Later, when the beef is off the barbeque we will put a large aubergine over the coals and leave it to cook for a few hours. This becomes the basis of a creamy aubergine salad which we usually top with something spicy.
Whilst we were in Chania, a lady from Popay – the excellent restaurant we frequented – asked us about the difference between Greek and Turkish food. Which was interesting. Assuming we are talking about Aegean food of Greece and Turkey. There are some very obvious similarities. Both make extensive use of wild herbs (though, in Turkey, oregano is not really distinguished from thyme – both are used dried rather than fresh and most frequently to make teas). Both make extensive use of dried pulses and olive oil. There are also some very obvious differences. In Greece you get quite a lot of pork. Pork gyros, pork souvlaki and pork casseroles of various types. In Greece they use more cinnamon and less sumac and allspice. In Greece you get wonderful feta.
We really enjoyed the food we had on holiday. We ate masses of feta, souvlaki, gyros, moussaka, stews and casseroles and swordfish. We didn’t eat any chicken (we eat loads and loads of chicken at home because it’s so good and so cheap here). It was a wonderful change but, first day home we went for lunch at Hacı Baba in Tire – a timely reminder of just how wonderful Turkish food can be!
There are more subtle differences – differences in the types of pulses used. We bought gigantia beans in Santorini, we can’t get the really, really huge beans here in Turkey. We strongly suspect that in Greece they cook more with alcohol. That would not be approved of here as many people do not touch it (many people, of course, do touch it but that doesn’t make it a traditional ingredient in cooking) and that is what gives the stews and casseroles their particular richness. Here in Turkey the richness comes from onions and tomatoes and, of course, stock.
Sometimes the difference is in the name. Fava in Turkey is broad beans commonly pureed, in Greece it is a lentil puree. The Greek version of fava is a speciality of Santorini though does turn up elsewhere, we saw it on the menu in Crete. We don’t think yellow split peas would taste quite the same but might be close. We really liked the Greek fava and bought some of the dried lentils home along with the recipe.
Our neighbour very kindly gave us a large bowl full of mulberries, dut in Turkish. These were of the white variety, in our view not as tasty as the red or black ones which make really nice jam. We did consider trying to make jam with them but in the end thought better of it. We thought about making some sort of fruit cordial but without very fine filtration it would remain cloudy so rejected that idea. So we thought why not turn them into a fruit sauce, the sort that could be used to glaze meat or added to stews. We tested out the result as a glaze for chicken along with some pul biber and the result was delicious.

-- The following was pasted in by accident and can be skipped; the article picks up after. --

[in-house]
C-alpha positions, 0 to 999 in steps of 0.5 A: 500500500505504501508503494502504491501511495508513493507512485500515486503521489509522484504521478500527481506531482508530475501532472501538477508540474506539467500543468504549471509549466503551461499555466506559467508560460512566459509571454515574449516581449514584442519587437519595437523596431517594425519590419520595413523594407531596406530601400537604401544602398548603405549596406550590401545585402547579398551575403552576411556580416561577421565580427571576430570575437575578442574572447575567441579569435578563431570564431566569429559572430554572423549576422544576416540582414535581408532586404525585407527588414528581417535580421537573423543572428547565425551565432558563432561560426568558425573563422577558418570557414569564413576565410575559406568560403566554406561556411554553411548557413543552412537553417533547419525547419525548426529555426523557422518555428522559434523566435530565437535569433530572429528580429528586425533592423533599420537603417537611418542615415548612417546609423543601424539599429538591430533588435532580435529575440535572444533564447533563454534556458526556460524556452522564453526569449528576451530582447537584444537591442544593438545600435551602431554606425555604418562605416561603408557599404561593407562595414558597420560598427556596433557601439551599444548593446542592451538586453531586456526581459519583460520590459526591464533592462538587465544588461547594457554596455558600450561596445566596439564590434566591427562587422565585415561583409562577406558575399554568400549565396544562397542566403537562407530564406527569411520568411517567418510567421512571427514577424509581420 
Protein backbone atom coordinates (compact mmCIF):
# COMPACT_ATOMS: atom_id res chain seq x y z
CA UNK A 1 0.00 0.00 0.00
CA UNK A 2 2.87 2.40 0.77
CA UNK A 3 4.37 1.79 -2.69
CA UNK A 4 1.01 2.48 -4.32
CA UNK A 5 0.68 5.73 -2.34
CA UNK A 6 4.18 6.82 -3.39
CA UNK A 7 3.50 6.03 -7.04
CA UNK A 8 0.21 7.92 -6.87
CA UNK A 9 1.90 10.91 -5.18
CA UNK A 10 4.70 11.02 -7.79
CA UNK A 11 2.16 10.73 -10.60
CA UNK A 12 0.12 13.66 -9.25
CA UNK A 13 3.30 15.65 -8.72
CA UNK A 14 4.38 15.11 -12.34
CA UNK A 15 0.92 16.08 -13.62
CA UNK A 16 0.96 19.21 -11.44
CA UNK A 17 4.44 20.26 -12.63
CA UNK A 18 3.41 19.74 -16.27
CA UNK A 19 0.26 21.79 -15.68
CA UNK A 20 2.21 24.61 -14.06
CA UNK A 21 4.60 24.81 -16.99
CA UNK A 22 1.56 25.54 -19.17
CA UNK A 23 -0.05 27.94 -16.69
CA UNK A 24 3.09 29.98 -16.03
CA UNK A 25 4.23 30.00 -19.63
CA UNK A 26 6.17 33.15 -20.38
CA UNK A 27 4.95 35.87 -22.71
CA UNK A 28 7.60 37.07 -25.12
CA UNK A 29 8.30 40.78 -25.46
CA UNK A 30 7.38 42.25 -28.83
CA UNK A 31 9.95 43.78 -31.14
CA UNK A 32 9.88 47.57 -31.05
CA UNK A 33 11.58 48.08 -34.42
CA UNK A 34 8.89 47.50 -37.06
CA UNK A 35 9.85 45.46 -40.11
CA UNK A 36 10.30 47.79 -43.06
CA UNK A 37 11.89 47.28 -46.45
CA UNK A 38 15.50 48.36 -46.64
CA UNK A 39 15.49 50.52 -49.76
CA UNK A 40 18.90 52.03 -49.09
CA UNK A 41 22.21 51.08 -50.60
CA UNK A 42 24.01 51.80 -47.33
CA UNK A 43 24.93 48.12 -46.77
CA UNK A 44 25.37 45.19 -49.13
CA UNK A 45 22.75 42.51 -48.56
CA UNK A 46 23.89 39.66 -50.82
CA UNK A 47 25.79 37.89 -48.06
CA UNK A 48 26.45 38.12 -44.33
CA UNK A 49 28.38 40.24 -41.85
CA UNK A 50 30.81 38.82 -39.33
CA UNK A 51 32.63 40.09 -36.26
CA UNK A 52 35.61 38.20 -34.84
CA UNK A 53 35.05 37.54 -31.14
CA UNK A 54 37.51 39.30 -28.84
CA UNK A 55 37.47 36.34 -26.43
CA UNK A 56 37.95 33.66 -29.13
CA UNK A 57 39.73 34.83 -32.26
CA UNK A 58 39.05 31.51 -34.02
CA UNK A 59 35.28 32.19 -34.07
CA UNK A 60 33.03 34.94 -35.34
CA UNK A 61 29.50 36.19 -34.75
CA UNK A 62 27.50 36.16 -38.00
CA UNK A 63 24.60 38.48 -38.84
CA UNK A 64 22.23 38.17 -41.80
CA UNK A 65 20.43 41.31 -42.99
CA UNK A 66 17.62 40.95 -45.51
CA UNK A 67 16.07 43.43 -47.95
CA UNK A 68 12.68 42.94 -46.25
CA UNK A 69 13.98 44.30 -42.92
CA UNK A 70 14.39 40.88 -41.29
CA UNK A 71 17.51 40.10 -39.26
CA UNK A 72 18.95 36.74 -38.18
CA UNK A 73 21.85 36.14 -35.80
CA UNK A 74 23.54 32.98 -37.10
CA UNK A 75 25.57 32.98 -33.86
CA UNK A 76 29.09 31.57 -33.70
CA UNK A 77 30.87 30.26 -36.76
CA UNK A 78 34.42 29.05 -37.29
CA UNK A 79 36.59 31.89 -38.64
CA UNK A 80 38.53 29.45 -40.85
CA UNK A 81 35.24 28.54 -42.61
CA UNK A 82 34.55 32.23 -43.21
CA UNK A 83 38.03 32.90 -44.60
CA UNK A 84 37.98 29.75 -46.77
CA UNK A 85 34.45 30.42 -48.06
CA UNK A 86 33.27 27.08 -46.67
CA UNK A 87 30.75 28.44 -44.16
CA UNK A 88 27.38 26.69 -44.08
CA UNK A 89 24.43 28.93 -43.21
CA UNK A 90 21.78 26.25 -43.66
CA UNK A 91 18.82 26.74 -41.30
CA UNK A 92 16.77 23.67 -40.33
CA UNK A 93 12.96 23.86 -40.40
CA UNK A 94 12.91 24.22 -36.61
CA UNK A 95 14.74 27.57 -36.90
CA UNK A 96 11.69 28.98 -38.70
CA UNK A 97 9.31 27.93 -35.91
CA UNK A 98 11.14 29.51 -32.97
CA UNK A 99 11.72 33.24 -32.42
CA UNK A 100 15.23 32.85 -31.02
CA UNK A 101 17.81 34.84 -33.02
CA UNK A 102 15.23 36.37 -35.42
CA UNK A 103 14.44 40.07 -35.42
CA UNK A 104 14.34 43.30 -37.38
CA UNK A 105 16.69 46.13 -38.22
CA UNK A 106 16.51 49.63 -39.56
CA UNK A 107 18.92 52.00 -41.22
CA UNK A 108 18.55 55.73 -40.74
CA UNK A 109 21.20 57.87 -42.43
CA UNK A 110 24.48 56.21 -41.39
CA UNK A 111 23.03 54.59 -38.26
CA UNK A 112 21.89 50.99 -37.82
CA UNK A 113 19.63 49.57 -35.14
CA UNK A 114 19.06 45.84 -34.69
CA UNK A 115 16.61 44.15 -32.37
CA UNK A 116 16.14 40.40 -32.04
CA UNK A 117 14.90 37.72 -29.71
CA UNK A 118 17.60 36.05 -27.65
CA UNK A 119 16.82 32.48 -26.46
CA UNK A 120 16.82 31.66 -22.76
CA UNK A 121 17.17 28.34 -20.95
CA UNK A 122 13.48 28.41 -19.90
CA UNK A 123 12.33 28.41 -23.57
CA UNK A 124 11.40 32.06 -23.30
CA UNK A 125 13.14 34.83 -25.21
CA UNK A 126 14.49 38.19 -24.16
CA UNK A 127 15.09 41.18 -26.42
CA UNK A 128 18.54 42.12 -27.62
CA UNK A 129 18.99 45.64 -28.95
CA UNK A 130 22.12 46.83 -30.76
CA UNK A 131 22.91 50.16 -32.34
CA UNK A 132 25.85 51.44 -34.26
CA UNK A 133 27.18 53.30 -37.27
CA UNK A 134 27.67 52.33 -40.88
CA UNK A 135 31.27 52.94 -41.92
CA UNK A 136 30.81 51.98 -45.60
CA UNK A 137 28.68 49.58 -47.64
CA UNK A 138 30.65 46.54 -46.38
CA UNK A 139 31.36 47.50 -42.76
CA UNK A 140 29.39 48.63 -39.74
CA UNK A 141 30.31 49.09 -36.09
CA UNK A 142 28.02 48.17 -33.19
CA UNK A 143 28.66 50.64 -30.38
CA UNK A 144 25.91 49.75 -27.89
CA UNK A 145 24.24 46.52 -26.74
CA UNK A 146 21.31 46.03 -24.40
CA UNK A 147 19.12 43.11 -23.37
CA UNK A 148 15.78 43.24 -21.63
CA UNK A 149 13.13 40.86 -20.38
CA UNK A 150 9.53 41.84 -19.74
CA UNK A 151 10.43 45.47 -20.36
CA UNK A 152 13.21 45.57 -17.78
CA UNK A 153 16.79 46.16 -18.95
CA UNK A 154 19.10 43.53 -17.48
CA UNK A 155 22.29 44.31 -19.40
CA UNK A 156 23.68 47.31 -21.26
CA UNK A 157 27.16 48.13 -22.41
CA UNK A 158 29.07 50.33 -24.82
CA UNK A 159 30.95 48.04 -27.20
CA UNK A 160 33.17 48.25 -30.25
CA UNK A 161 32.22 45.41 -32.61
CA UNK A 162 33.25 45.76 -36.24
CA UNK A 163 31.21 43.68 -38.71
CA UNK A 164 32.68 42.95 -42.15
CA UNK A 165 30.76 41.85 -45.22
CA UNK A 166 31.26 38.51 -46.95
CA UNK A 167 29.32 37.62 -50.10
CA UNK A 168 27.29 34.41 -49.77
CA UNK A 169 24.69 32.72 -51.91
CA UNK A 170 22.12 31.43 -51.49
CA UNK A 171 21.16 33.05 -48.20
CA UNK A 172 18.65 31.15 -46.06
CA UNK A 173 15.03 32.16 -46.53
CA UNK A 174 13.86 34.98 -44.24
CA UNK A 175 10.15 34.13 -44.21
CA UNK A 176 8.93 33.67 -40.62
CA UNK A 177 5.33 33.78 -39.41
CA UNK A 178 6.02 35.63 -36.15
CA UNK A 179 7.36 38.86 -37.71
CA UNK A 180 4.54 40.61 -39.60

None of the quantities are in the least bit critical.
Wash large bowl full of mulberries, a kilo or so, and put into a pan along with a small quantity of water. Bring to the boil and simmer in a closed pan for an hour or so, until all the fruit has gone soft. Pour the berries and liquid into a sieve and crush the berries to obtain as much liquid as possible. Strain through a finer sieve. Return the liquid to a pan, add some lemon juice and sugar, we used juice of one lemon and half a tablespoon of sugar to approximately a kilo of fruit. Reduce the liquid by 75% or more. Bottle and store until needed.
Locally the raw syrup would be reduced down further, and thickened to the consistency of molasses. This would be dut pekmez.
Our neighbour has a whole tree full of white mulberries so if anyone has any good recipes or things to do with them…. It would be appreciated.
This is the third day in a row of warm and sunshine. It really is wonderful.
So, goodbye to winter salads. Commonly grated carrot, red cabbage and radish, with sultanas and a little oil and lemon. Sometimes with added sumac, sometimes with walnuts. The radishes here have been great all winter but are starting to be past their best now. We have been fortunate in having excellent cucumber all winter, grown locally under glass and the lettuce remains good, both of which have been used in a variety of winter salads, along with our home made pickles (and some shop bought ones).
Adding variety to the limited options we came up with this. A sort of cheating oriental salad. The precise quantities do not matter that much. Cut carrot and radish into matchsticks. Cut cucumber into wedges and salt for an hour or so. Wash off the salt, and dry the cucumber. Mix the cucumber with the carrot and radish. Make a dressing of grated ginger and a little garlic, along with some vinegar, soy sauce and pul biber (chili flakes). Pour the dressing over the vegetables and stir. This keep well for a couple of days, is actually at its best after a day or so, so is good with the local black radish. Back in the UK we would have used mooli and rice vinegar, here the radish and grape vinegar work just as well.
Tonight we are using up the last of the radish, tomorrow is market day, time for spring fruits and vegetables.